Repeating History or, Why We have a Bill of Rights
Jun 17, 2013 | 2041 views | 0 0 comments | 63 63 recommendations | email to a friend | print
Harvard philosopher George Santayana famously said, “Those who cannot remember the past are condemned to repeat it.” This week I am very afraid that America is doomed to relearn some very painful lessons.  This was my thought as I drove along listening to a talk show where first the host quoted a poll released that day which indicated that 62 percent of Americans felt it was necessary to pursue terrorists even if it meant that citizen phone records would be looked at.  The host then encouraged people to call in to say how they feel, and on public radio, the supposed bastion of the liberal left, I heard person after person say some variant of, “Well it’s not good, but I don’t mind because we have to do something to be safe against terrorists. If this helps them track down terrorists I guess we have to let them spy on us.”  Boston was cited as an example several times.  Hello, having the phone records did not stop the Boston terrorists. 


As more than a decade of failed homeland security has shown, we can give up our freedoms and privacy but if someone is determined enough they will do something.  (This in not unlike the reality that when people are suicidal enough even in a locked psychiatric ward they will find a way to kill themselves.)  In our fear we are so desperate for safety and security we have forgotten the notion of “in God We Trust” and we instead seek to put our trust in surveillance and weapons.


So a quick review: why the Bill of Rights guarantees us protection against unreasonable searches and seizures, why it also grants us a right to a speedy and fair trial and why it grants the right to free speech.  Throughout Europe, before the founder’s ancestors came to colonial America, people were prosecuted for religious and political beliefs, and for things they said, they were thrown in jail and often held for long times, if indeed ever given a trial.  There were no rules about searches and what could be brought as evidence.  There were witch hunts in Europe and in the colonies before Independence.  Leading up to the war of Independence and during it, the British would enter people’s homes and take things, and they would imprison and even kill them for their statements against the King.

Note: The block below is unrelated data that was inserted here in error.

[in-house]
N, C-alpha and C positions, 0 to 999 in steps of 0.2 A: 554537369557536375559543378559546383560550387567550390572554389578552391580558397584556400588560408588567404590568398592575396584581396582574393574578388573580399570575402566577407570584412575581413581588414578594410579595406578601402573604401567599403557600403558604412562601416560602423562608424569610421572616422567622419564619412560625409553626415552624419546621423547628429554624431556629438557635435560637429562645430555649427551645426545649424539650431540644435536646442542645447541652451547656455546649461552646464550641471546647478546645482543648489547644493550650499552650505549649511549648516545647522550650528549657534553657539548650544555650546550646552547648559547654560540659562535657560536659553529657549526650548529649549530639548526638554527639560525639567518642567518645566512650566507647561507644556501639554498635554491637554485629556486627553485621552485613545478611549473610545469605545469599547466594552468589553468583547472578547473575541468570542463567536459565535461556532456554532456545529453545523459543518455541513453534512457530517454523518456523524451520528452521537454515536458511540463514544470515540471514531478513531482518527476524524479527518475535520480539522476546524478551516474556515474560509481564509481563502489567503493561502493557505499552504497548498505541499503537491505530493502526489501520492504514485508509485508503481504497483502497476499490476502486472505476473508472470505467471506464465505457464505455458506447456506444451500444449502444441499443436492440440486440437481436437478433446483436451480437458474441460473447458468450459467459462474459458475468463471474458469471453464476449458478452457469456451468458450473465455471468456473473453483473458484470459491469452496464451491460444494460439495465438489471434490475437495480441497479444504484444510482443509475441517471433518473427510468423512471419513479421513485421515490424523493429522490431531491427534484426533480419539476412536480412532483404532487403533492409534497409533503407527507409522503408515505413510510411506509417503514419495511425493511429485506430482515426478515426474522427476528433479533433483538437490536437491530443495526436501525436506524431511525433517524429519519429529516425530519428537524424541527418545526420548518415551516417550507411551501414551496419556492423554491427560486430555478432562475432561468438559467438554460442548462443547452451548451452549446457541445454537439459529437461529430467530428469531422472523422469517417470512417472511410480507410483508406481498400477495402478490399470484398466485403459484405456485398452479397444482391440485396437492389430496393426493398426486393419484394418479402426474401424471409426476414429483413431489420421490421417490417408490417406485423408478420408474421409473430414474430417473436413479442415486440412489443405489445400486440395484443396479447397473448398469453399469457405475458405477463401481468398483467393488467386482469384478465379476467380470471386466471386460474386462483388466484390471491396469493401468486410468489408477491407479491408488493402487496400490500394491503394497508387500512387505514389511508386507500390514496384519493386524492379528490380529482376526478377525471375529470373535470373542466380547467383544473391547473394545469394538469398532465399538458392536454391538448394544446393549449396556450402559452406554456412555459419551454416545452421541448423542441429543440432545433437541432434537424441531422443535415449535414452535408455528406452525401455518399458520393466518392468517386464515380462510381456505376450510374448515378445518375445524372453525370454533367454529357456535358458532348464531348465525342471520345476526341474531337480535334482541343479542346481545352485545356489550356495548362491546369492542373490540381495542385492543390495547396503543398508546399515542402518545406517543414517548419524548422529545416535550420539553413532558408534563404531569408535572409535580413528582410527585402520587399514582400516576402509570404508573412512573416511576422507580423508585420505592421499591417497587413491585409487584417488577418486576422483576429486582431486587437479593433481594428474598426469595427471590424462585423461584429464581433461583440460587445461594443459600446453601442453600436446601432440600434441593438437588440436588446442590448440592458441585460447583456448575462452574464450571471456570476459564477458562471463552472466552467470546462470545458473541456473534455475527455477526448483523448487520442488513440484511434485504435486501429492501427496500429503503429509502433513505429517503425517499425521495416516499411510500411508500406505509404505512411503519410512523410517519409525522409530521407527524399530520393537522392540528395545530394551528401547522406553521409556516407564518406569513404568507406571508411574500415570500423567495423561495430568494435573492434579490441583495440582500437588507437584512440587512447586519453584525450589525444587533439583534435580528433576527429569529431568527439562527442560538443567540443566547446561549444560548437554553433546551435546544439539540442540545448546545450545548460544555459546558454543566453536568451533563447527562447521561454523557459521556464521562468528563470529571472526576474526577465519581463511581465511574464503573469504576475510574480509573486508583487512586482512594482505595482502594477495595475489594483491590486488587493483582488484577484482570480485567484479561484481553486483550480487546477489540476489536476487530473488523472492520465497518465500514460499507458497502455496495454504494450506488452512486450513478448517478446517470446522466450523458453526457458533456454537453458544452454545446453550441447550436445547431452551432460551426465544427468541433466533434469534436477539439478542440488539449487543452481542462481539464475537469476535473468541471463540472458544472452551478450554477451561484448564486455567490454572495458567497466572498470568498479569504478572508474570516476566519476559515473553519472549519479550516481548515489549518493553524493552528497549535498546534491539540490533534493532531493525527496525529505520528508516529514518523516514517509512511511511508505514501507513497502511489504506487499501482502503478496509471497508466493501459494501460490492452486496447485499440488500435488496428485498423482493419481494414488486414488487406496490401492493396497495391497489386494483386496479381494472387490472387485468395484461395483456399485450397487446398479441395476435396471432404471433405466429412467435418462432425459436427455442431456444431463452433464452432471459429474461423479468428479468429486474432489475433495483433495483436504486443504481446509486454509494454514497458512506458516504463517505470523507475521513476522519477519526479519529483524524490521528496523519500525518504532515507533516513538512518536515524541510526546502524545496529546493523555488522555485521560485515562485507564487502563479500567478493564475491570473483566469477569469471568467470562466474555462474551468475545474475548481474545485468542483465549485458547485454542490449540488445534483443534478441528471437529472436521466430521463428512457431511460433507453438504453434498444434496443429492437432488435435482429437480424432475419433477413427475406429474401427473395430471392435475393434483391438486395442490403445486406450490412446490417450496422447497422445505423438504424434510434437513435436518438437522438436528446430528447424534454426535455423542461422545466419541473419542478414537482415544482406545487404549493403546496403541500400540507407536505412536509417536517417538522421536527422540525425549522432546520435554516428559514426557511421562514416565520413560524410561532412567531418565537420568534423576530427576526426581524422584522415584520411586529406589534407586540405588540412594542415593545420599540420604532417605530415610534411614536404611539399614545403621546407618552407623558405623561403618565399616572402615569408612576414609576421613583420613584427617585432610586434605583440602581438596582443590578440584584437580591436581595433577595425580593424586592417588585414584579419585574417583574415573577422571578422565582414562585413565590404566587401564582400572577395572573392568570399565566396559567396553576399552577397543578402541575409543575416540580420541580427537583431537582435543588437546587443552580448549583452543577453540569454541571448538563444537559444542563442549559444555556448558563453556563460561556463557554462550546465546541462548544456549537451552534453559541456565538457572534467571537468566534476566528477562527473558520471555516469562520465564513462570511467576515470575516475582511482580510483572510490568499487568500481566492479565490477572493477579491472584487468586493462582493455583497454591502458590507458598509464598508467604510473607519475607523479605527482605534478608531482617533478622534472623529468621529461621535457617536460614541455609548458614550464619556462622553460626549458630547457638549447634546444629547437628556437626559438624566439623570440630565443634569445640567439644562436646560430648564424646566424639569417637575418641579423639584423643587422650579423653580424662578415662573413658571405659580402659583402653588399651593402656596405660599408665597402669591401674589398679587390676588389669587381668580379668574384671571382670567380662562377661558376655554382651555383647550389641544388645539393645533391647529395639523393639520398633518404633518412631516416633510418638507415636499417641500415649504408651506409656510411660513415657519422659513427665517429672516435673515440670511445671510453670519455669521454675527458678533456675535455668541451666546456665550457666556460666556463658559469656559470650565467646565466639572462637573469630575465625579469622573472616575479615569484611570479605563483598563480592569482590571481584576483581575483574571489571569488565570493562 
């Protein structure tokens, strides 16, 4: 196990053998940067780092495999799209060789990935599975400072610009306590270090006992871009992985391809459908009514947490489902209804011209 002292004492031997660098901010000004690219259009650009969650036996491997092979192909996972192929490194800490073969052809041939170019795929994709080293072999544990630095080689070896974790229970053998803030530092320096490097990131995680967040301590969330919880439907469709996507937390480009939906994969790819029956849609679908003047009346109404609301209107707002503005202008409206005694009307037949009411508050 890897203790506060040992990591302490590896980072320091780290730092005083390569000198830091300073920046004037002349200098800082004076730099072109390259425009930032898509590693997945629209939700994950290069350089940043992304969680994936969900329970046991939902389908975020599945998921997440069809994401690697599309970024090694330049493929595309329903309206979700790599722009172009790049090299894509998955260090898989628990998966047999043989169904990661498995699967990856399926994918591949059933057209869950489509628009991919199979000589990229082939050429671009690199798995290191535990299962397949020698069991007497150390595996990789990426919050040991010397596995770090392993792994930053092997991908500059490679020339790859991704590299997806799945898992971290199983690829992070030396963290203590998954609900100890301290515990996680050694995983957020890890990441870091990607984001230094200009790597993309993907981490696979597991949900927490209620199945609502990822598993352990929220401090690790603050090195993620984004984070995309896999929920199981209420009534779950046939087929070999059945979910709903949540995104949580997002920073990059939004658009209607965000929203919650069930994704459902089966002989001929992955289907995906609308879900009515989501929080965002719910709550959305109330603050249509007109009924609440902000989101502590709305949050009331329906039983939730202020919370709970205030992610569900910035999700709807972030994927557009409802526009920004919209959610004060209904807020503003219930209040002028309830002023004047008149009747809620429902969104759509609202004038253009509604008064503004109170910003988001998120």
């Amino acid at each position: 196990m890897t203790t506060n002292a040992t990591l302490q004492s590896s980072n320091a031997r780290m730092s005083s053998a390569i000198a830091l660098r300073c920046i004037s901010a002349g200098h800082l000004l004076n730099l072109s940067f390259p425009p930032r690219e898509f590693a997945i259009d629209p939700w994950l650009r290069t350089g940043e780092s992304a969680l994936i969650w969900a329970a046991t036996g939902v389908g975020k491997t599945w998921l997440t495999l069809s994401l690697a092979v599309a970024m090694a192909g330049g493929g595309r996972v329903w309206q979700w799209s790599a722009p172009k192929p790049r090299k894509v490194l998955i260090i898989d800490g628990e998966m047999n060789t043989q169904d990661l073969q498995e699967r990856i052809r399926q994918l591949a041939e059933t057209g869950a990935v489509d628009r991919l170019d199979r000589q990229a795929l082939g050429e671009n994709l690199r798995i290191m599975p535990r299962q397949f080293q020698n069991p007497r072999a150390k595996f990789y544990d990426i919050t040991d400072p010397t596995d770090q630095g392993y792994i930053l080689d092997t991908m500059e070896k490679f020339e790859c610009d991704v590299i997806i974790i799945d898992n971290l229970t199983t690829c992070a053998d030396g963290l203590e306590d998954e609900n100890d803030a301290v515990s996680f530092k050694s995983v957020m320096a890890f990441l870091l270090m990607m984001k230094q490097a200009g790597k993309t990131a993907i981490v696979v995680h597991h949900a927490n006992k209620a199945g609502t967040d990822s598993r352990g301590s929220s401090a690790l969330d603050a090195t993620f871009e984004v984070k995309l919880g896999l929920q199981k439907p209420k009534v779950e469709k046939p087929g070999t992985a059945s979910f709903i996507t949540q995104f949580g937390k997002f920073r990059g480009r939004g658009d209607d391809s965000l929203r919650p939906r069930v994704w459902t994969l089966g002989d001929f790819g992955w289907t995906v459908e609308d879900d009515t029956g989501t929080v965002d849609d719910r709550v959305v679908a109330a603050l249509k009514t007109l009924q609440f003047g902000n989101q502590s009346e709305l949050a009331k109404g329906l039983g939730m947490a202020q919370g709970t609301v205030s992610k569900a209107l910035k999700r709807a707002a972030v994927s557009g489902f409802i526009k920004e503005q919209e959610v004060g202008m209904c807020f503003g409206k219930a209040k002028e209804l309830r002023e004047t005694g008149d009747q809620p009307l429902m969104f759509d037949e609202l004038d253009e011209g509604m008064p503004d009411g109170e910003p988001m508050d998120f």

Some would like to believe that once we became independent and operating under our own constitution that all this unjust persecution stopped.  However, I would point out to you that during WWII the Japanese were incarcerated without trial, African Americans were treated throughout most of our history as non-citizens afforded none of these protections, and during the McCarthy era people were blacklisted and destroyed for affiliation, suspicion of affiliations or mere association with “communists.”  During both the Vietnam war and the Civil Rights movement the FBI did illegal surveillance on activists.